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Sir Paul Collier, CBE, FBA (born 23 April 1949) is professor of economics and public policy in the Blavatnik School of Government at the University of Oxford. He is also a director of the International Growth Centre, the director of the Centre for the Study of African Economies, and a fellow of St Antony's College, Oxford.

Sir Paul Collier
Paul Collier World Economic Forum 2013.jpg
Collier at the World Economic Forum Annual Meeting in 2013
Born (1949-04-23) 23 April 1949 (age 68)[1]
Nationality British
Institution International Growth Centre, Centre for the Study of African Economies, University of Oxford
Field Development economics
Alma mater University of Oxford


Early life and educationEdit

Collier was born on 23 April 1949.[1] He was brought up in Sheffield where he attended King Edward VII School.[2]

Academic careerEdit

From 1998 until 2003 he was the director of the Development Research Group of the World Bank. In 2010 and 2011, he was named by Foreign Policy magazine on its list of top global thinkers.[3][4] Collier currently serves on the advisory board of Academics Stand Against Poverty (ASAP).

Collier is a specialist in the political, economic and developmental predicaments of poor countries.[5] He holds a Distinction Award from the University of Oxford, and in 1988 he was awarded the Edgar Graham Book Prize for the co-written Labour and poverty in rural Tanzania: Ujamaa and rural development in the United Republic of Tanzania.[6]

The Bottom Billion: Why the Poorest Countries are Failing and What Can Be Done About It (ISBN 0-19-531145-0), has been compared[5] to Jeffrey Sachs's The End of Poverty and William Easterly's The White Man's Burden, two influential books, which like Collier's book, discuss the pros and cons of development aid to developing countries.

His 2010 book The Plundered Planet[7][8][9][10][11] is encapsulated in his formulas:

Nature – Technology + Regulation = Starvation
Nature + Technology – Regulation = Plunder
Nature + Technology + Regulation (Good governance) = Prosperity

The book describes itself as an attempt at a middle way between the extremism of "Ostriches" (Denialism, particularly climate change denial) and "Environmental Romanticism" (for example, anti-genetically modified organisms movements in Europe). The book is about sustainable management in relation with the geo-politics of global warming, with an attempt to avoid a global tragedy of the commons, with the prime example of overfishing. In it he builds upon a legacy of the economic psychology of greed and fear, from early Utilitarianism (Jeremy Bentham) to more recently the Stern Review.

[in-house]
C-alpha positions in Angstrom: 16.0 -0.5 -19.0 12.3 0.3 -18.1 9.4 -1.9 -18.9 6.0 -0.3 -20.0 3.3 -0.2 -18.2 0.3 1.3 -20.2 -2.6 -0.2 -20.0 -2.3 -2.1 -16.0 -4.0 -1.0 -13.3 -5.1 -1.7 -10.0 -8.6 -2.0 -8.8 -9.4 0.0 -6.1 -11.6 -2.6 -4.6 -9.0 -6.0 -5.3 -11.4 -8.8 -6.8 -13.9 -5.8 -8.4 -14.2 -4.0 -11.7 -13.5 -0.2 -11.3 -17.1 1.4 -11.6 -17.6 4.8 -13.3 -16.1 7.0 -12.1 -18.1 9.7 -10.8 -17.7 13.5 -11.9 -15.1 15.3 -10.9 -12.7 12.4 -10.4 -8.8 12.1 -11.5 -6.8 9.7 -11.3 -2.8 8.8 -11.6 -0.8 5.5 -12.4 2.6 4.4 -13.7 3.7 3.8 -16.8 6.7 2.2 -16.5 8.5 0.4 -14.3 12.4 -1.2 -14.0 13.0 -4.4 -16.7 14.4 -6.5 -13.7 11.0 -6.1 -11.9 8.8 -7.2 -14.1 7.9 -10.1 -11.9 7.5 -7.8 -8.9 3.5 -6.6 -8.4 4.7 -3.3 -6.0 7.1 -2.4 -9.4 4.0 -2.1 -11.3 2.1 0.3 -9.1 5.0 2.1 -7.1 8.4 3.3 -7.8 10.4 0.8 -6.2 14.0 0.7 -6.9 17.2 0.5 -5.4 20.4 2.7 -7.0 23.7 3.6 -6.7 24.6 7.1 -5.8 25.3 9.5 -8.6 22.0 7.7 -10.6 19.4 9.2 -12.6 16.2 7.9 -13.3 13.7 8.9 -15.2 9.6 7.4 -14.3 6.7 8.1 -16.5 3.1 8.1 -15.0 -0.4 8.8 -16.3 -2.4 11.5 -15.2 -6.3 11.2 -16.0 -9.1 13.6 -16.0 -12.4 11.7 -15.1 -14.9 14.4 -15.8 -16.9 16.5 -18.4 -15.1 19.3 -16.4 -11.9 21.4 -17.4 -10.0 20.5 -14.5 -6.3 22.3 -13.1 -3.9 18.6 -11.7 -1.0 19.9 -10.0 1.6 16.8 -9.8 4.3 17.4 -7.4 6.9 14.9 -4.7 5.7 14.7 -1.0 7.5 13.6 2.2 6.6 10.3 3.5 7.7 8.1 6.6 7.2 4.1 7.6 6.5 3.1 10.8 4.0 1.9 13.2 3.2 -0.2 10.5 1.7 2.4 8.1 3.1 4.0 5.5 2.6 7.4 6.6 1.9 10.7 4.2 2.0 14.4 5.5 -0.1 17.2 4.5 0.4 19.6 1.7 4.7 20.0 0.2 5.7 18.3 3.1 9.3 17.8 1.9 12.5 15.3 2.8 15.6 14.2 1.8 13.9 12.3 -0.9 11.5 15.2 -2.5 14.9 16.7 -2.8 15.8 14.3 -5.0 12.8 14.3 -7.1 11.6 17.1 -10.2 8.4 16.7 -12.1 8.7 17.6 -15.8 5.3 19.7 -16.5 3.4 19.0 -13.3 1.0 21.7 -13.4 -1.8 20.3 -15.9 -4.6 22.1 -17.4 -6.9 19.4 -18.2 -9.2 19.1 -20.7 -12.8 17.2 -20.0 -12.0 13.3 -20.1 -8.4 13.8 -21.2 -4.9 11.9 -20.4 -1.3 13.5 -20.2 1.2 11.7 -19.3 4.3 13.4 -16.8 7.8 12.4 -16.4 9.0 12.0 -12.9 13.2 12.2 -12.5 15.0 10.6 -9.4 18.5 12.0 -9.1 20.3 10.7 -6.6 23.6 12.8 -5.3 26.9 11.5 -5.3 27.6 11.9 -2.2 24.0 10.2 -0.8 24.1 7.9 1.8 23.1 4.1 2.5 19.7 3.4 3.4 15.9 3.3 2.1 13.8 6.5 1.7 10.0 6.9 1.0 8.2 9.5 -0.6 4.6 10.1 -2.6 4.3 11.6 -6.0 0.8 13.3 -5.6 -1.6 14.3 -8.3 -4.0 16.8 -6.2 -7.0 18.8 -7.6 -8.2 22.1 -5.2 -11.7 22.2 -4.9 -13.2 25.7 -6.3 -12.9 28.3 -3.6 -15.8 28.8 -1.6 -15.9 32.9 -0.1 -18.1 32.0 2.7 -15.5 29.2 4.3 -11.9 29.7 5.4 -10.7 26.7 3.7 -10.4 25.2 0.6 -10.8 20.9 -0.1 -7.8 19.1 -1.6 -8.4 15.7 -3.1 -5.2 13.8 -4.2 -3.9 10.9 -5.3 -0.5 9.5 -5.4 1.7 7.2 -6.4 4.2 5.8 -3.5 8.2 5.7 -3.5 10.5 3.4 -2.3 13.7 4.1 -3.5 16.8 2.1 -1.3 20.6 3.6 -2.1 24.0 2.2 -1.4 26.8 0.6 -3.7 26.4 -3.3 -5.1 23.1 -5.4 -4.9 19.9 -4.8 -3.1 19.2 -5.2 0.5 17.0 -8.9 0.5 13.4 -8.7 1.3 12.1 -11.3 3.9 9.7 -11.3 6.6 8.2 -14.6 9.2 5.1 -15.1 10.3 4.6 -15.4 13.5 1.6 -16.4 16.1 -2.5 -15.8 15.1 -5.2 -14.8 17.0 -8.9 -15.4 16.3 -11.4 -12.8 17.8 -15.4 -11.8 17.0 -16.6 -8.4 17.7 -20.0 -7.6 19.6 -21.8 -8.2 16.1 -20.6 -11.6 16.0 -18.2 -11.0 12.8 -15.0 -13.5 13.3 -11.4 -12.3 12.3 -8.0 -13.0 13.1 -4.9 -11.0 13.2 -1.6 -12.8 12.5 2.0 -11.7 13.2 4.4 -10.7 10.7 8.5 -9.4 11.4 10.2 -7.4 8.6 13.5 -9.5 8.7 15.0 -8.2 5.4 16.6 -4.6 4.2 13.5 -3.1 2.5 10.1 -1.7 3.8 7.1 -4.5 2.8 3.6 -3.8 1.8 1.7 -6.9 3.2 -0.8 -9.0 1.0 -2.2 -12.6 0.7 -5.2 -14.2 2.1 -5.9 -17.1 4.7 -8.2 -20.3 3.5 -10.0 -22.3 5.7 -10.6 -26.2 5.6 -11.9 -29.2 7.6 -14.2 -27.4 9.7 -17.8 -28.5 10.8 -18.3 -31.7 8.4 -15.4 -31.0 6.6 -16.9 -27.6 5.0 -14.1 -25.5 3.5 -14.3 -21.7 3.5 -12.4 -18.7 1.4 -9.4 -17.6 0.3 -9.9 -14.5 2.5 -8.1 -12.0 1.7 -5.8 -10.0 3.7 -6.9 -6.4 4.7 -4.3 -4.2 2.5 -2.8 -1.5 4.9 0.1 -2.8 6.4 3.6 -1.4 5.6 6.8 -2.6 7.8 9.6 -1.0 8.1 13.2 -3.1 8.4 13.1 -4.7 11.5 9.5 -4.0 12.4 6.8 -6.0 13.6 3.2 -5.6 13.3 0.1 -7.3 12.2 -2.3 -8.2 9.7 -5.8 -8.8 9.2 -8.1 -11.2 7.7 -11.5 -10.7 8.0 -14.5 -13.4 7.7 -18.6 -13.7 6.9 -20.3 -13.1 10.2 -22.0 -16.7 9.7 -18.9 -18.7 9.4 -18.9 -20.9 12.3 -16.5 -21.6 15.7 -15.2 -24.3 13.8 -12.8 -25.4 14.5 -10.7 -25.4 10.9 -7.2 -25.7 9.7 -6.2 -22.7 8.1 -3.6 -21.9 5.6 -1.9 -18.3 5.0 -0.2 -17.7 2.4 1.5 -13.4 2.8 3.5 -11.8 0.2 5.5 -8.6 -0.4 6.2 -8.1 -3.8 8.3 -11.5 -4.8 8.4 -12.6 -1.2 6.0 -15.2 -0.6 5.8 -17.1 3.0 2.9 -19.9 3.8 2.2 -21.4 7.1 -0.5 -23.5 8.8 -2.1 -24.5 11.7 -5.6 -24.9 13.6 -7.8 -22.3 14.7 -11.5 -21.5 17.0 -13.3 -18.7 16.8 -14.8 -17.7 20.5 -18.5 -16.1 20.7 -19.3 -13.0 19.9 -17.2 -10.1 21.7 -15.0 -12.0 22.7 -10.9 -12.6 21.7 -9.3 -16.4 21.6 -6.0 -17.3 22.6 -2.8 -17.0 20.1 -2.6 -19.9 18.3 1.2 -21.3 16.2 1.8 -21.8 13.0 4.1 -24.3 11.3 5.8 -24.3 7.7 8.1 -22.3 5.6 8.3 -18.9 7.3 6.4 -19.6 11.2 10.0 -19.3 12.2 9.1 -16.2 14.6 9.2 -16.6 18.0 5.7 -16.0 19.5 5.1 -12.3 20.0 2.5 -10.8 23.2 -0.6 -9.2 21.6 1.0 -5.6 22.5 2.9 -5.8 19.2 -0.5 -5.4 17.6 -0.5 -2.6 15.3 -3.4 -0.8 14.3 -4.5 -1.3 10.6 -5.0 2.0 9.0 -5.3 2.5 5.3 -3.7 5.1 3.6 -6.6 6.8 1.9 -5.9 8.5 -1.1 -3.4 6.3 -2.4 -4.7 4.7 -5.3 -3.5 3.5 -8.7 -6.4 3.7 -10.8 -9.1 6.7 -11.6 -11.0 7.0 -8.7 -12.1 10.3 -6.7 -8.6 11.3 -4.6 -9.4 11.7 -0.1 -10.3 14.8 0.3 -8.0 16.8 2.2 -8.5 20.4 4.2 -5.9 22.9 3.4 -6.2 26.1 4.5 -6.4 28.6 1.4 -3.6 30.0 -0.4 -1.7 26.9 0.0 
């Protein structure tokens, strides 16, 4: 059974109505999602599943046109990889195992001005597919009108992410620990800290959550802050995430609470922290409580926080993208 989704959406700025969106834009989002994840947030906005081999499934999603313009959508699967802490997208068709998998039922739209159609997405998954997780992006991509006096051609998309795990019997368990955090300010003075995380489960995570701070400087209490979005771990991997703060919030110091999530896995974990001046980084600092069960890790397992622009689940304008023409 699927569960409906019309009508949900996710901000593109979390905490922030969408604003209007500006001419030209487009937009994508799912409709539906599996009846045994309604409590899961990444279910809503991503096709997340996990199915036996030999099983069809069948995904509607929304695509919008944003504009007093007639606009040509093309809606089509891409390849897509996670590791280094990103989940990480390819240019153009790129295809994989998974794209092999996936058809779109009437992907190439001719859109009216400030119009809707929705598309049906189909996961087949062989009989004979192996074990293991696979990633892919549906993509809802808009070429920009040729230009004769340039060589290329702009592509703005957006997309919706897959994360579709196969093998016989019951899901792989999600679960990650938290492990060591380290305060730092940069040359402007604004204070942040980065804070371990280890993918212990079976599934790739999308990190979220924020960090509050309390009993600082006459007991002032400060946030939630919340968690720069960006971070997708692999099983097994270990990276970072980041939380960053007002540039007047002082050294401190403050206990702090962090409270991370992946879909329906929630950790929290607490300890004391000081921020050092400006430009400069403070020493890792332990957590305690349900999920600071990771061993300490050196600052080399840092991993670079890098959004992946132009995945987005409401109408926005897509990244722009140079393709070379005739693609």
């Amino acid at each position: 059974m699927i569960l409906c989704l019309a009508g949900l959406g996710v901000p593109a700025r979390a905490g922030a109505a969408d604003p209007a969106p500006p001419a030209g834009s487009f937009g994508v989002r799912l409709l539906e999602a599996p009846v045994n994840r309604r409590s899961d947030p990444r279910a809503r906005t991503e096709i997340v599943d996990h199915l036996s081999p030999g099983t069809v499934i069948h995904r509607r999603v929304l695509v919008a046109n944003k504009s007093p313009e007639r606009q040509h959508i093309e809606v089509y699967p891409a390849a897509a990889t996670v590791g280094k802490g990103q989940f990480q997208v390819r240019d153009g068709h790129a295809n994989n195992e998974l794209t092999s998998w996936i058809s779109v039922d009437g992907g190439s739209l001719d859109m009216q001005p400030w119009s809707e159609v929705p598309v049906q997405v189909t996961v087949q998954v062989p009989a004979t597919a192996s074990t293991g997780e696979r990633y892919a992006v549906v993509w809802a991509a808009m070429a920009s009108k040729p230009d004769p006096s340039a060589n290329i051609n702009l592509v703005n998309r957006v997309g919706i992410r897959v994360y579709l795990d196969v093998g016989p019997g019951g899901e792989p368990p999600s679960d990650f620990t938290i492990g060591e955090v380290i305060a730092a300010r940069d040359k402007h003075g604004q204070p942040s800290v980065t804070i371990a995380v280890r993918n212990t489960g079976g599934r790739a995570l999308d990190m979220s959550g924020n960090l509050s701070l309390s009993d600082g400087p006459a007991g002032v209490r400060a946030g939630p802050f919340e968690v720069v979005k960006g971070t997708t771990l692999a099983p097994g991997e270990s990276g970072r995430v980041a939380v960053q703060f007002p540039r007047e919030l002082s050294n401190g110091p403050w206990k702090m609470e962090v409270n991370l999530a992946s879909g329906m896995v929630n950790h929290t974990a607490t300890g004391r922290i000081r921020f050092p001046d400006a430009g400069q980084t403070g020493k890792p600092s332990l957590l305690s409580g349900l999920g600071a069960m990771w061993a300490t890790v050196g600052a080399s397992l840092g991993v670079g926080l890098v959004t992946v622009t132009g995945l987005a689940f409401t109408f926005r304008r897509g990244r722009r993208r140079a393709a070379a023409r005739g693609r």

He is a patron of the Media Legal Defence Initiative.

Currently he is working on a book called State of War, in which he "sets out why [he thinks] democracy has gone wrong in the bottom billion and what would be needed to put it on track."[12]

Research topicsEdit


Collier was appointed Commander of the Order of the British Empire (CBE) in the 2008 Birthday Honours[13] and knighted in the 2014 New Year Honours for services to promoting research and policy change in Africa.[14]

In November 2014, Collier was awarded the President's Medal by the British Academy, for "his pioneering contribution in bringing ideas from research in to policy within the field of African economics."[15] In July 2017, Collier was elected a Fellow of the British Academy (FBA), the United Kingdom's national academy for the humanities and social sciences.[16]


Selected publicationsEdit



See alsoEdit


  1. ^ a b "Birthdays", The Guardian, p. 33, 23 April 2014 
  2. ^ Ward, Nick. "It's hats off to a master of art!". The Sheffield Star. Retrieved 6 October 2009. 
  3. ^,39#thinker56 December 2011 Foreign Policy
  4. ^,28
  5. ^ a b "How to help the poorest: Springing the traps". The Economist. 2 August 2007. Retrieved 7 August 2007. 
  6. ^ "IUB Libraries: Edgar Graham Book Prize (African Studies)". 
  7. ^ Empowerment is key, Iqbal Quadir, Nature 465, 550–551 (03 June 2010) doi:10.1038/465550a, 2 June 2010
  8. ^ Alex Renton. "The Plundered Planet: How to Reconcile Prosperity with Nature by Paul Collier". the Guardian. 
  9. ^ Vidal, John (8 May 2010). "The Plundered Planet: How to Reconcile Prosperity with Nature by Paul Collier". The Guardian. London. 
  10. ^ "The Plundered Planet". Financial Times. 
  11. ^ "SUSTAINABILITY AND SOURCES OF WEALTH". Science. 329 (5994): 904. 20 August 2010. doi:10.1126/science.1193025. 
  12. ^ Miguel, Edward (2009). Africa's Turn?. Cambridge, MA: MIT. p. 110. ISBN 978-0-262-01289-8. 
  13. ^ "No. 58729". The London Gazette (Supplement). 14 June 2008. p. 7. 
  14. ^ "No. 60728". The London Gazette (Supplement). 31 December 2013. p. 1. 
  15. ^ "British Academy President's Medal awarded to Paul Collier". Social Sciences Division. University of Oxford. 28 November 2014. Retrieved 23 July 2017. 
  16. ^ "Elections to the British Academy celebrate the diversity of UK research". British Academy. 2 July 2017. Retrieved 29 July 2017. 

External linksEdit